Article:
Friday, September 18, 2009

A Disney Experience You Couldn't Imagineer, Part III

I really need to get a life going here, so I'll make this brief.

Go, just go, to the next D23 Expo. As good as this one was, the next one is bound to be even better.

Buy and trade useless pins. Wear lanyards and dorky mouse ears. Drink $3 water. Eat $9 hamburgers. Stand in line for hours. Willingly hand over your camera and cell phone. Meet wonderful people. See wonderful things. Have a magical experience.

See you next year. (Get in line early if you want to get a voucher.)

A Disney Experience You Couldn't Imagineer, Part II

Fair warning, I am forgetting lots of unforgettable folks who appeared at the D23 Expo. Without pictures (they confiscated our cell phones and cameras for arena presentations) I have no personal record. Funny story, this guy sitting next to me was "analog Twittering" throughout one presentation. He had a little notebook and he was recording his tweets in pen and ink, for later transcription into his Blackberry account. Now I'm kinda wishing I was following him. I could use his notes.

I'm kind of torn. As weird and disconnected as I felt without my phone and camera, it was actually kind of nice to experience things on a human sensory level. So often we miss what's happening when we are recording what's happening. In the panels and presentations where cameras were allowed, the flashes and motor drives were a huge annoyance. Despite the fact that Disney fans are the nicest, cleanest, most courteous fans on Earth, they can't be trusted to obey a request as simple as "Turn off your cell phones. No flash photography, please."

Witness the blog entry of Phil Johnson of Roadside Attraction, "Though I was able to sneak my camera in, I unfortunately wasn’t able to get any good pics. Too blurry." Phil, your "woe is me" emoticon irks me to the core. I say "razzberry" emoticon to you, you camera-sneaker-inner, you. And to demonstrate my ire, I'm stealing your pics.

The arena.....................Marty Sklar....................Darth and Friends

So, who was there, you are asking. Well, I was there for one. And I'm sitting in an arena with three or four thousand Disney fans like me, and by the way, less than one tenth of one percent of them were under age 20. I had no idea what to expect. A familiar Disney announcer-voice pierces air. Air thick with anticipation. A guy I didn't recognize comes onstage and as it happens he's one of the guys who has been mixing the vat of Kool-Aid I've been drinking all these years, but still don't know, or care about, his name. He welcomed us like we were individuls, each of us invited to a party at his home on Christmas morning.

He speaks, "Ladies and gentlemen, please give a warm Disney welcome to [one or more of these celebrities you will recognize by face and by name]...
Betty White, Robin Williams, Johnny Depp (dressed in full Capt. Jack Sparrow regalia), John Travolta and Kelly Preston, Nicolas Cage, Donny Osmond (who danced with Cheryl Burke of DWTS), Courtney Cox...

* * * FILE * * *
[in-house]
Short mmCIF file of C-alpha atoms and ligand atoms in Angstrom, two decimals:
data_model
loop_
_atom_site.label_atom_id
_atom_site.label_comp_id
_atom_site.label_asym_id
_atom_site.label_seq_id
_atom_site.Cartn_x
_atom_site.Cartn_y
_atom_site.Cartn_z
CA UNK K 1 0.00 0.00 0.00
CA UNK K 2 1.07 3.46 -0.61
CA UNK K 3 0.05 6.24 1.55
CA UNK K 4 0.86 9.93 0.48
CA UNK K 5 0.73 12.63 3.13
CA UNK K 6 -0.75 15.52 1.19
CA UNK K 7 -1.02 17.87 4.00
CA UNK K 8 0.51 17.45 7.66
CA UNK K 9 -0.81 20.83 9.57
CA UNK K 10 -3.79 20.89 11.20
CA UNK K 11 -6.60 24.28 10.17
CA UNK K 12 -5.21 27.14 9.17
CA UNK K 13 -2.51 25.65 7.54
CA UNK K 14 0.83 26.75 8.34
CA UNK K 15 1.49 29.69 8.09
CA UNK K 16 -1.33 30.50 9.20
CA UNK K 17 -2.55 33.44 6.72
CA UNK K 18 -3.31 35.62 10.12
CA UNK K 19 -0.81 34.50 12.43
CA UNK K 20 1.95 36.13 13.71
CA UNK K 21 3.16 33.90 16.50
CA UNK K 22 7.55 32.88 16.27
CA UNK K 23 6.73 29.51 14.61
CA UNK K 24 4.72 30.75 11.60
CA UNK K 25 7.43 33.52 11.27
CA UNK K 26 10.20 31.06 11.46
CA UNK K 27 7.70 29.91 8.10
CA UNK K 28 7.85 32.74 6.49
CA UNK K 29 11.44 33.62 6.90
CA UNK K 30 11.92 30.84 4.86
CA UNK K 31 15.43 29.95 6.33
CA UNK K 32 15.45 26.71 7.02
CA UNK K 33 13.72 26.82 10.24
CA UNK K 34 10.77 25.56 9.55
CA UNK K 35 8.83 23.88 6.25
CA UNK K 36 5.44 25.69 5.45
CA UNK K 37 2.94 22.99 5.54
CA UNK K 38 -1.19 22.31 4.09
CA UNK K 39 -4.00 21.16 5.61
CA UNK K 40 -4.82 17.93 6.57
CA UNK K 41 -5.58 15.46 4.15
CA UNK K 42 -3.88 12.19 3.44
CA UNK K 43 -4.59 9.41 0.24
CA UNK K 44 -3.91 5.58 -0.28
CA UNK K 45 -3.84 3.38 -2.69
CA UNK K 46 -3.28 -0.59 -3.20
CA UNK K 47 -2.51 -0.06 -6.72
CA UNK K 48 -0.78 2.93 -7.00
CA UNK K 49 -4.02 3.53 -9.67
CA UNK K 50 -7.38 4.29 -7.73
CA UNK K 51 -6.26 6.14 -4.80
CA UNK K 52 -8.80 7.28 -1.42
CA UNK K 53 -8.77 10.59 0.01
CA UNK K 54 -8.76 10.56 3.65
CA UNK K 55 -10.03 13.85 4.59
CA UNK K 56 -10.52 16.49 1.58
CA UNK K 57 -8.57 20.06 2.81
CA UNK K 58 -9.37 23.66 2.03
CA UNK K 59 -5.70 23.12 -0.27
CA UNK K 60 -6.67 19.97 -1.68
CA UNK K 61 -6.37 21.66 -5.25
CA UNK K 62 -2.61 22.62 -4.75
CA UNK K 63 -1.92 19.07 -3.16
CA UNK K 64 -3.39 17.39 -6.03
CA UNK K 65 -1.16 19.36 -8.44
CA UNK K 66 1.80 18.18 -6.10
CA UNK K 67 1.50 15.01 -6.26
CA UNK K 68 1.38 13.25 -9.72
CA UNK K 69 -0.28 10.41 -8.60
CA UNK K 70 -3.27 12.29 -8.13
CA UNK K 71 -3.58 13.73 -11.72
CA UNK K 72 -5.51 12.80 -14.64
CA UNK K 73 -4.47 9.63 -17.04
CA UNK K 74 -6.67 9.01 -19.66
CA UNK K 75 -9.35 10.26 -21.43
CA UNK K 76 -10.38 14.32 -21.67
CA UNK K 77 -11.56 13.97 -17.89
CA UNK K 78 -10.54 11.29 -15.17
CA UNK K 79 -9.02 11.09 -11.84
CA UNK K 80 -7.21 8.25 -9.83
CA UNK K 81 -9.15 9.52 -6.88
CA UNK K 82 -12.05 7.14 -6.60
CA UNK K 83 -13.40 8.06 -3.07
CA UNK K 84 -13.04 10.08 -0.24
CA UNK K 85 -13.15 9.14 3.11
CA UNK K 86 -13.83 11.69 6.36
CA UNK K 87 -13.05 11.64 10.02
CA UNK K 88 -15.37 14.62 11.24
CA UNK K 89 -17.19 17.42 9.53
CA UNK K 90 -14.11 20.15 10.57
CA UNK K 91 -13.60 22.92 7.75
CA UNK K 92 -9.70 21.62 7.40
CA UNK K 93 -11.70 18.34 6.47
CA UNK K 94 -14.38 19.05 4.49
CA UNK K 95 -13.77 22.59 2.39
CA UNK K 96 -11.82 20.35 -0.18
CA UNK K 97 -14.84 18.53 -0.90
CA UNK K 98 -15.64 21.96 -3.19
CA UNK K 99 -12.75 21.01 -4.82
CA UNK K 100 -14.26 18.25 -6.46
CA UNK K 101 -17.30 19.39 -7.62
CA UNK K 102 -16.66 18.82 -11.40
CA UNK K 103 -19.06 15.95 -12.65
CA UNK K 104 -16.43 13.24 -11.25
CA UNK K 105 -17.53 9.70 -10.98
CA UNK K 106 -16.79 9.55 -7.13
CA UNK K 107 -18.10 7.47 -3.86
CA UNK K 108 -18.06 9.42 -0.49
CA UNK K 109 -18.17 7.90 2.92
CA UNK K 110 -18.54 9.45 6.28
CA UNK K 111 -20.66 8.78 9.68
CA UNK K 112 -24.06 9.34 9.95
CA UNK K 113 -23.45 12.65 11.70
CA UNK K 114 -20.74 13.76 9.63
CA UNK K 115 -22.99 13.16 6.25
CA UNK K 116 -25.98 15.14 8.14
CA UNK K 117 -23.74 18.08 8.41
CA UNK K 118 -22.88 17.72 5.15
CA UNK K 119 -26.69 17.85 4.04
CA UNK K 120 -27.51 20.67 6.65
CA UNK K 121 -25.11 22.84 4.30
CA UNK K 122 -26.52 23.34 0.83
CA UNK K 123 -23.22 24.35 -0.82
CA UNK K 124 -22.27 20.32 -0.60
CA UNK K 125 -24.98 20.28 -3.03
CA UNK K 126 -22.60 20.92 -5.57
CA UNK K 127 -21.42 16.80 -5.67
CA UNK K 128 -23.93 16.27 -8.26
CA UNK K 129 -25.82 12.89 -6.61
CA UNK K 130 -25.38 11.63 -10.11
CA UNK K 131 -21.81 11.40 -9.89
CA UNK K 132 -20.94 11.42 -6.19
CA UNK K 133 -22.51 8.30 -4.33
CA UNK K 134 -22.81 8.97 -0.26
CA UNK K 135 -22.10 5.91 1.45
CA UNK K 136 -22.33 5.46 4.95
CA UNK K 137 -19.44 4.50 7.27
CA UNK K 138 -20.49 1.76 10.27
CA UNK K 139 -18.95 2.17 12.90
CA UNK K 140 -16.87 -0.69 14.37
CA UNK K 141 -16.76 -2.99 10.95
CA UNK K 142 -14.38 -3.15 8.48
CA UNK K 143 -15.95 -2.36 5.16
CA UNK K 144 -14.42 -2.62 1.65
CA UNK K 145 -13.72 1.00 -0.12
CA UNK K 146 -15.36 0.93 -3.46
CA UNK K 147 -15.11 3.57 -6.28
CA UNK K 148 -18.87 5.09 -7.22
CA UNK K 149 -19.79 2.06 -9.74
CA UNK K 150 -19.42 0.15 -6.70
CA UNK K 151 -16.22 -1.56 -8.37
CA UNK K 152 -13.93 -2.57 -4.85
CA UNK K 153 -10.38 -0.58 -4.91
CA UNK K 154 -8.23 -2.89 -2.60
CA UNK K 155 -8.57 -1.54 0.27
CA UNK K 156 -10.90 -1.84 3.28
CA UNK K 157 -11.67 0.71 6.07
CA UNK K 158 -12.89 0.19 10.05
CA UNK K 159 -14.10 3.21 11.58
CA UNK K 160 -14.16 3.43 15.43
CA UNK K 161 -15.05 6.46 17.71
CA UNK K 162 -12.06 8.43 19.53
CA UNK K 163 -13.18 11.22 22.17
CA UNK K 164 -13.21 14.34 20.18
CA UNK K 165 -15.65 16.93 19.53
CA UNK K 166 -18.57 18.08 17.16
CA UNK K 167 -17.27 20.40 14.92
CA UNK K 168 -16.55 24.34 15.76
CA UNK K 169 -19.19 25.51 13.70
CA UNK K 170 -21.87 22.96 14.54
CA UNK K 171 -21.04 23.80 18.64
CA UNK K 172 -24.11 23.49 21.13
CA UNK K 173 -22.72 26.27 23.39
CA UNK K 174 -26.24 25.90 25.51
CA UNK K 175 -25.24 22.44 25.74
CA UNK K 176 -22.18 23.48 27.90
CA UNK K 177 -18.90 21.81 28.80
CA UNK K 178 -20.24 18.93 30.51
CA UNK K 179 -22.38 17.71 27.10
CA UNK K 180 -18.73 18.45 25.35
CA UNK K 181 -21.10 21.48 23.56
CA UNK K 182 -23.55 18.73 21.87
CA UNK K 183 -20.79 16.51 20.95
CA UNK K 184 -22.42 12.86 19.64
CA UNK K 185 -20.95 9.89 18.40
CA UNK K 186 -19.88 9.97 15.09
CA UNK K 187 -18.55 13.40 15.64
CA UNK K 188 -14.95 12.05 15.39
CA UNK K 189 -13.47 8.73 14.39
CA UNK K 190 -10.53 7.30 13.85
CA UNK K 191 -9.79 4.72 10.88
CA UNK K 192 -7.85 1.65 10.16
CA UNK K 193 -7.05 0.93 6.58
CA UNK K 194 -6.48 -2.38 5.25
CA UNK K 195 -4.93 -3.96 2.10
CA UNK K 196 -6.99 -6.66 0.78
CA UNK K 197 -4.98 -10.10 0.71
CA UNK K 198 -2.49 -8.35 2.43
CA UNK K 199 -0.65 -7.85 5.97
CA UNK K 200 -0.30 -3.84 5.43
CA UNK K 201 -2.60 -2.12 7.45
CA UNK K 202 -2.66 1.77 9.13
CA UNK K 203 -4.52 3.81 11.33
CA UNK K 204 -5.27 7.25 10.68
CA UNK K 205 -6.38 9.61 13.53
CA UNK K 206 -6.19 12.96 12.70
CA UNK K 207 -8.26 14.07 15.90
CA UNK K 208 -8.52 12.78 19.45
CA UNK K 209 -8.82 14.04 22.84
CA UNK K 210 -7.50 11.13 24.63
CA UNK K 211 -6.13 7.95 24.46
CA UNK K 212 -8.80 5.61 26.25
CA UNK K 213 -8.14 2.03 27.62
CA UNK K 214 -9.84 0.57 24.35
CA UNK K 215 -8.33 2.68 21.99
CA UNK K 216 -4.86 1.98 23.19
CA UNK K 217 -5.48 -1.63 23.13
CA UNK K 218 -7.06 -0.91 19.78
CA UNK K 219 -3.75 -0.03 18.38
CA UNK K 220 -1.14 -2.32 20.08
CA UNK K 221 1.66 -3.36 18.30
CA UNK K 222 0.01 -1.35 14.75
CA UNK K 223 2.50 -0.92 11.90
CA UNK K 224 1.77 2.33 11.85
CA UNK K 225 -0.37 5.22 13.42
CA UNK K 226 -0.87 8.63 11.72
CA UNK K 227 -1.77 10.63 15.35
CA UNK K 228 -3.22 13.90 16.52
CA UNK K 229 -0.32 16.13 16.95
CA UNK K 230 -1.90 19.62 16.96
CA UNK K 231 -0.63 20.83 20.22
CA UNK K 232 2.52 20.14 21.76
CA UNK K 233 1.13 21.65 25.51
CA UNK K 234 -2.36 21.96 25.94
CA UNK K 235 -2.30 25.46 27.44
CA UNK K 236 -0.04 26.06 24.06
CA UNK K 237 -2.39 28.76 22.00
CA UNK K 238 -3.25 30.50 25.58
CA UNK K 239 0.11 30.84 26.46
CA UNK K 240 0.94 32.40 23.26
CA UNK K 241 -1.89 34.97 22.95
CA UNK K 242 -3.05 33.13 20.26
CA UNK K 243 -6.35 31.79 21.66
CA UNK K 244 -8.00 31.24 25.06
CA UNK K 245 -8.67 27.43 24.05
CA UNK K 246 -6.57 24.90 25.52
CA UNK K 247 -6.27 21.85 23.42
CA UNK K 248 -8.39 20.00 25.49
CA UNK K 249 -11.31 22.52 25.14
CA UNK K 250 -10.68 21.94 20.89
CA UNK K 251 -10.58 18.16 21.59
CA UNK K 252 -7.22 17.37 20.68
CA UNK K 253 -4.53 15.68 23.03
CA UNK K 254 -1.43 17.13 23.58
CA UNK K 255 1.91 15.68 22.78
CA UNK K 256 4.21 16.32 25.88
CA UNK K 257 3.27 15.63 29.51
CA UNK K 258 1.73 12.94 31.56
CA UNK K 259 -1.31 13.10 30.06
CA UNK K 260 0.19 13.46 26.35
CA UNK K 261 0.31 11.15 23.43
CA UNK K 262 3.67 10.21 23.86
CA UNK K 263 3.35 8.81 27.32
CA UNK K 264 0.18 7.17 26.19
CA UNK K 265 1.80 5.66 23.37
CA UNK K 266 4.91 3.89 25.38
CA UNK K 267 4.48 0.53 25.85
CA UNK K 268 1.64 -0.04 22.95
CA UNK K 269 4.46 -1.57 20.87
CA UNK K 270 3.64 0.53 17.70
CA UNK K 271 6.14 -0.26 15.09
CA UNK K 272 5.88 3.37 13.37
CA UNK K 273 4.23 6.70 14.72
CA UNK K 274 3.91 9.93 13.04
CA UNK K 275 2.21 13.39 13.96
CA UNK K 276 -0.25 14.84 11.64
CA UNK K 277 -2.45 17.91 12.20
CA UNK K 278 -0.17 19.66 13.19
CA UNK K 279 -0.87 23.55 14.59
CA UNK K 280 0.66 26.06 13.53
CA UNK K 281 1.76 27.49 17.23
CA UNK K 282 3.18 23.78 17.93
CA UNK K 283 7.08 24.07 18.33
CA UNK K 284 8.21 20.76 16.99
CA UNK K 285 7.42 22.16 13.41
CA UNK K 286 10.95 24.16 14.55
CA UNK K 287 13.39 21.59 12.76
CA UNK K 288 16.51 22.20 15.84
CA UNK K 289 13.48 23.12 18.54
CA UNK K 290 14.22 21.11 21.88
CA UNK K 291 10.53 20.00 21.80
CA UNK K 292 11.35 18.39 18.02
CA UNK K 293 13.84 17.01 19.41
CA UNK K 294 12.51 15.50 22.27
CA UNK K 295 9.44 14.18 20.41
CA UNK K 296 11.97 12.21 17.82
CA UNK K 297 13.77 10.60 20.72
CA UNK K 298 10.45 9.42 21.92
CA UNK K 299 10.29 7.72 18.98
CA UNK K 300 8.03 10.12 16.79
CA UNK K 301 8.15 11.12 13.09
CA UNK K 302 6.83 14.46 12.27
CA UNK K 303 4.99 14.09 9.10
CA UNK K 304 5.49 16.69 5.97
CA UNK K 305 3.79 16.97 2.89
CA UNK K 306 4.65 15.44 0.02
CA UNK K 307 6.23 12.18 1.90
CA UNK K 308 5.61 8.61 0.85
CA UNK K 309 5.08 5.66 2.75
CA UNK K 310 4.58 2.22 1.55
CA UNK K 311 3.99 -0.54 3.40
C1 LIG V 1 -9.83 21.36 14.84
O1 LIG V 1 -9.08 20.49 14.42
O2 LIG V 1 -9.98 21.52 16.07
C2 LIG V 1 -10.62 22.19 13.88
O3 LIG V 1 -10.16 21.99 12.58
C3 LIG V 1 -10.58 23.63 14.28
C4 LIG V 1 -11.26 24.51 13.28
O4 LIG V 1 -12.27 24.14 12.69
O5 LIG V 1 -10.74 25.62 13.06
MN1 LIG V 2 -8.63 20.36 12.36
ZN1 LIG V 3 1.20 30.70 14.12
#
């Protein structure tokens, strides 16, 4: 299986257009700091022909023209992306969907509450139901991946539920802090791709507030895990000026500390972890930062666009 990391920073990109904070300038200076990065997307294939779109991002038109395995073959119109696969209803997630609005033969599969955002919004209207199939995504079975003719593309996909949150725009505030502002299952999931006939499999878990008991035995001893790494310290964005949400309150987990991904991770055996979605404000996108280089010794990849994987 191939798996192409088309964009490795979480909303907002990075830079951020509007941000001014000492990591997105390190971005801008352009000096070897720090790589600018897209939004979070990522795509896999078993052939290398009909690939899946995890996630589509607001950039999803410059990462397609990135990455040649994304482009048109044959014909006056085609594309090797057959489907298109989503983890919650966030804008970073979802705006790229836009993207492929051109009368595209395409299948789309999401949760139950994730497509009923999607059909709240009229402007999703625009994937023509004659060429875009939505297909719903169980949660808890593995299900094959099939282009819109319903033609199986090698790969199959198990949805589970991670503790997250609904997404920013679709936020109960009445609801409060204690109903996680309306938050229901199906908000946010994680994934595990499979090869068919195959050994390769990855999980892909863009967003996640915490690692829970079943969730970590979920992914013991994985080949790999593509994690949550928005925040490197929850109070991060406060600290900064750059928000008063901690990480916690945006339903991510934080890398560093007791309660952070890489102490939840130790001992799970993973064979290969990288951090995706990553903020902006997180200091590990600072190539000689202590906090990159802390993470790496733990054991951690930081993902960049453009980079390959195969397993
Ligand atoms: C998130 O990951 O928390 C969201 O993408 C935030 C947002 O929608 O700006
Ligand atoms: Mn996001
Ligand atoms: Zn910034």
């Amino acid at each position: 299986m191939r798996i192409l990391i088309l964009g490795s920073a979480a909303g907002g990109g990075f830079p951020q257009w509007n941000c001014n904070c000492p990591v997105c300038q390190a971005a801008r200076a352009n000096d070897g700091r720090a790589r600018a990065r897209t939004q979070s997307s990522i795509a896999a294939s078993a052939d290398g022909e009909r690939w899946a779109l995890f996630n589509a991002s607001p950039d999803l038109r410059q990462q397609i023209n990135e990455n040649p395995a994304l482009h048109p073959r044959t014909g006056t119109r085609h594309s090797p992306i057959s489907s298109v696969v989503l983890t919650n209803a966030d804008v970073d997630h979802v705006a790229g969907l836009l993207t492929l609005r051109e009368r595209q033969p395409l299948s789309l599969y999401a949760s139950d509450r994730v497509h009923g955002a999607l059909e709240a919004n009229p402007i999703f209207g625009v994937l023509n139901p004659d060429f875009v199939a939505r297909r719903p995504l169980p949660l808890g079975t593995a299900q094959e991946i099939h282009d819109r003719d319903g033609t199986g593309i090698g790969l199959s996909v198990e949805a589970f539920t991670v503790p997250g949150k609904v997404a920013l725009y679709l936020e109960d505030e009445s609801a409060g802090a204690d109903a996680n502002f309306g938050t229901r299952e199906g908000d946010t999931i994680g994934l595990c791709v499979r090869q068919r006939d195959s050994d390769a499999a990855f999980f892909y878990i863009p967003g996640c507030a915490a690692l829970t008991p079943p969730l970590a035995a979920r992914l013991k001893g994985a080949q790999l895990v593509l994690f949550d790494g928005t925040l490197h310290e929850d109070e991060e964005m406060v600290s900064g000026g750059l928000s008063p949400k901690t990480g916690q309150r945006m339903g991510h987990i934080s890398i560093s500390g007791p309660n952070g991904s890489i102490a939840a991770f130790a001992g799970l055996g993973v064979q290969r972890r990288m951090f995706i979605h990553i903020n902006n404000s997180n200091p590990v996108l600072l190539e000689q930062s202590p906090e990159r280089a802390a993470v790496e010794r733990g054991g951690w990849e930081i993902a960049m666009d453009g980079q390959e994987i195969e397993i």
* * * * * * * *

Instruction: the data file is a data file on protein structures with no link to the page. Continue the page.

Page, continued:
...and [one or more of these people whose name OR face you will know, but not necessarily know both]...
Joseph Fiennes (Shakespeare in Love), Patricia Heaton (Everybody Loves Raymond), Ed O'Neill (Married with Children), Miley Cyrus (Hannah Montana), Tom Bergeron (Dancing With the Stars and America's Funniest Videos)...

...and [one or more of these people whose names you might recognize but couldn't pick them out of a lineup]...director of creepy movies, Tim Burton; director of wonderful movies, Bob Zemeckis; recently retired 54-year employee of Walt Disney Company and only person to attend opening of all the Disney theme parks, Marty Sklar; co-star in her big screen debut with her parents John Travolta and Kelly Preston, Ella Blue Travolta; soundtrack, score and song writer, Dick Sherman of the Sherman Brothers; Disney artists-of-much-acclaim, Noah and Robert Kincade...

...and [one or more of these beloved Disney characters]...Mickey Mouse; Minnie Mouse; Donald Duck (and the guy who does Donald's voice); Goofy (and the guy who does Goofy's voice); The Muppets...all of them, not just Kermit and Miss Piggy, aboard a miniature Mark Twain steam boat on stage; and Darth Vader accompanied by let's say, 23, Storm Troopers...

...and the newest (shockeroo alert, she's black) Disney princess...Princess Tiana from the bound to be a hit movie "The Princess and The Frog." This gal sang, like an angel, a song from the movie. I admit I held a preconceived, and ill, notion of this movie, because I can't bear to see one more race victimization story. I was pleasantly surprised, not only by the song, her singing, and the animation, but mostly the wonderful way the story is told. It pretty much follows the Soroptimist message, to "live your dream" leaving race out of it other than to demonstrate we ALL have dreams, and we ALL meet obstacles, and we all have to persevere. Plus now little black girls can wear a cute little costume to Disneyland and be a Disney princess like little blond girls, little brunette girls, little redheads, little Native American girls, little Middle Eastern girls, and little Asian girls. Tha's cool.

I'm telling you, the talent and creativity and celebrity and nostalgia they brought to this expo was above and beyond a Disney fans wildest imagination. Which says a lot.

At one of the presentations they did a fantastic, fast-paced, wide-screen, hi-def, video montage of Disney movies and television shows, both old and new, and the underlying soundtrack was LIVE. Singers and musicians performed in perfect sync with the video. It was unbelievable.

[Insert 'woe is me' emoticon here] I'm doing a horrible job of relating the Disney Magic to you. Picture it this way, "Ladies and gentlemen, please welcome our special guest, former president and animatronic legend, Mr. Abraham Lincoln." Abe then introduces Barack Obama. And the president of the United States introduces Walt Disney, whose cryogenicly frozen body has been specially thawed for this first-ever D23 Expo.